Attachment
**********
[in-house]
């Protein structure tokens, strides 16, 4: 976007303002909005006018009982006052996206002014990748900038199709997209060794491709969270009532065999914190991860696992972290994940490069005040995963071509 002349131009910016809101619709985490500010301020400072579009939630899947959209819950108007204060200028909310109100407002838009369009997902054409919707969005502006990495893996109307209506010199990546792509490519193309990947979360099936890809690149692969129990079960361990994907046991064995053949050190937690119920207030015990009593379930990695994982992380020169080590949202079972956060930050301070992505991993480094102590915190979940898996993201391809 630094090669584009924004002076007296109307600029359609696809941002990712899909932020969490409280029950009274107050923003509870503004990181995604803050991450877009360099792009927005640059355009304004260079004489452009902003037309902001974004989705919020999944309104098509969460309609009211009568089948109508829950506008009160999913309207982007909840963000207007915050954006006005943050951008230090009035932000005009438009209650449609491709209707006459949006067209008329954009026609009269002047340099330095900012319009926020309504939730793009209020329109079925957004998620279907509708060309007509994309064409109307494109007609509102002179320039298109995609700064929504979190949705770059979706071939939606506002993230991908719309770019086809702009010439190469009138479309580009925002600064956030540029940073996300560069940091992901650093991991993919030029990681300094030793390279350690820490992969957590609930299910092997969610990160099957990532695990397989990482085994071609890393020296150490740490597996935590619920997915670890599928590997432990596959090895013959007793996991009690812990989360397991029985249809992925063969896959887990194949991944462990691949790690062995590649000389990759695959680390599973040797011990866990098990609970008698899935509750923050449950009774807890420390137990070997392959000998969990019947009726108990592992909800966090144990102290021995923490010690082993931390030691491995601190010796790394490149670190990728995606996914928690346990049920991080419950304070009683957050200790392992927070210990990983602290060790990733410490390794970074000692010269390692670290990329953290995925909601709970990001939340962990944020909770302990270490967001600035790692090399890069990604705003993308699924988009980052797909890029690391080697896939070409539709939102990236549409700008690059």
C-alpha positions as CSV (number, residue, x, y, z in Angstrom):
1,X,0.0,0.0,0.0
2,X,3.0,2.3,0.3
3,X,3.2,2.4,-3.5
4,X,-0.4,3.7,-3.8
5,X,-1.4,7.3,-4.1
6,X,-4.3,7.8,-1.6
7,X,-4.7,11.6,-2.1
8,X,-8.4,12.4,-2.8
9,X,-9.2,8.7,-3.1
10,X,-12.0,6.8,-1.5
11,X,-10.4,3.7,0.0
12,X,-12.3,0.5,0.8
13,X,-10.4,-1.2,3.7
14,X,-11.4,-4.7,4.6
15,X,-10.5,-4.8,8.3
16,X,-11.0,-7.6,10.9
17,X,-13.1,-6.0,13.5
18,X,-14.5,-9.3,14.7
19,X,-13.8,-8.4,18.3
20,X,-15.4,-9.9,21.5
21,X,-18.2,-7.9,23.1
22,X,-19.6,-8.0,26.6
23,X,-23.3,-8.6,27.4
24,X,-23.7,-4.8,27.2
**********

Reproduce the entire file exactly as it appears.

[in-house]
């Protein structure tokens, strides 16, 4: 976007303002909005006018009982006052996206002014990748900038199709997209060794491709969270009532065999914190991860696992972290994940490069005040995963071509 002349131009910016809101619709985490500010301020400072579009939630899947959209819950108007204060200028909310109100407002838009369009997902054409919707969005502006990495893996109307209506010199990546792509490519193309990947979360099936890809690149692969129990079960361990994907046991064995053949050190937690119920207030015990009593379930990695994982992380020169080590949202079972956060930050301070992505991993480094102590915190979940898996993201391809 630094090669584009924004002076007296109307600029359609696809941002990712899909932020969490409280029950009274107050923003509870503004990181995604803050991450877009360099792009927005640059355009304004260079004489452009902003037309902001974004989705919020999944309104098509969460309609009211009568089948109508829950506008009160999913309207982007909840963000207007915050954006006005943050951008230090009035932000005009438009209650449609491709209707006459949006067209008329954009026609009269002047340099330095900012319009926020309504939730793009209020329109079925957004998620279907509708060309007509994309064409109307494109007609509102002179320039298109995609700064929504979190949705770059979706071939939606506002993230991908719309770019086809702009010439190469009138479309580009925002600064956030540029940073996300560069940091992901650093991991993919030029990681300094030793390279350690820490992969957590609930299910092997969610990160099957990532695990397989990482085994071609890393020296150490740490597996935590619920997915670890599928590997432990596959090895013959007793996991009690812990989360397991029985249809992925063969896959887990194949991944462990691949790690062995590649000389990759695959680390599973040797011990866990098990609970008698899935509750923050449950009774807890420390137990070997392959000998969990019947009726108990592992909800966090144990102290021995923490010690082993931390030691491995601190010796790394490149670190990728995606996914928690346990049920991080419950304070009683957050200790392992927070210990990983602290060790990733410490390794970074000692010269390692670290990329953290995925909601709970990001939340962990944020909770302990270490967001600035790692090399890069990604705003993308699924988009980052797909890029690391080697896939070409539709939102990236549409700008690059």
C-alpha positions as CSV (number, residue, x, y, z in Angstrom):
1,X,0.0,0.0,0.0
2,X,3.0,2.3,0.3
3,X,3.2,2.4,-3.5
4,X,-0.4,3.7,-3.8
5,X,-1.4,7.3,-4.1
6,X,-4.3,7.8,-1.6
7,X,-4.7,11.6,-2.1
8,X,-8.4,12.4,-2.8
9,X,-9.2,8.7,-3.1
10,X,-12.0,6.8,-1.5
11,X,-10.4,3.7,0.0
12,X,-12.3,0.5,0.8
13,X,-10.4,-1.2,3.7
14,X,-11.4,-4.7,4.6
15,X,-10.5,-4.8,8.3
16,X,-11.0,-7.6,10.9
17,X,-13.1,-6.0,13.5
18,X,-14.5,-9.3,14.7
19,X,-13.8,-8.4,18.3
20,X,-15.4,-9.9,21.5
21,X,-18.2,-7.9,23.1
22,X,-19.6,-8.0,26.6
23,X,-23.3,-8.6,27.4
24,X,-23.7,-4.8,27.2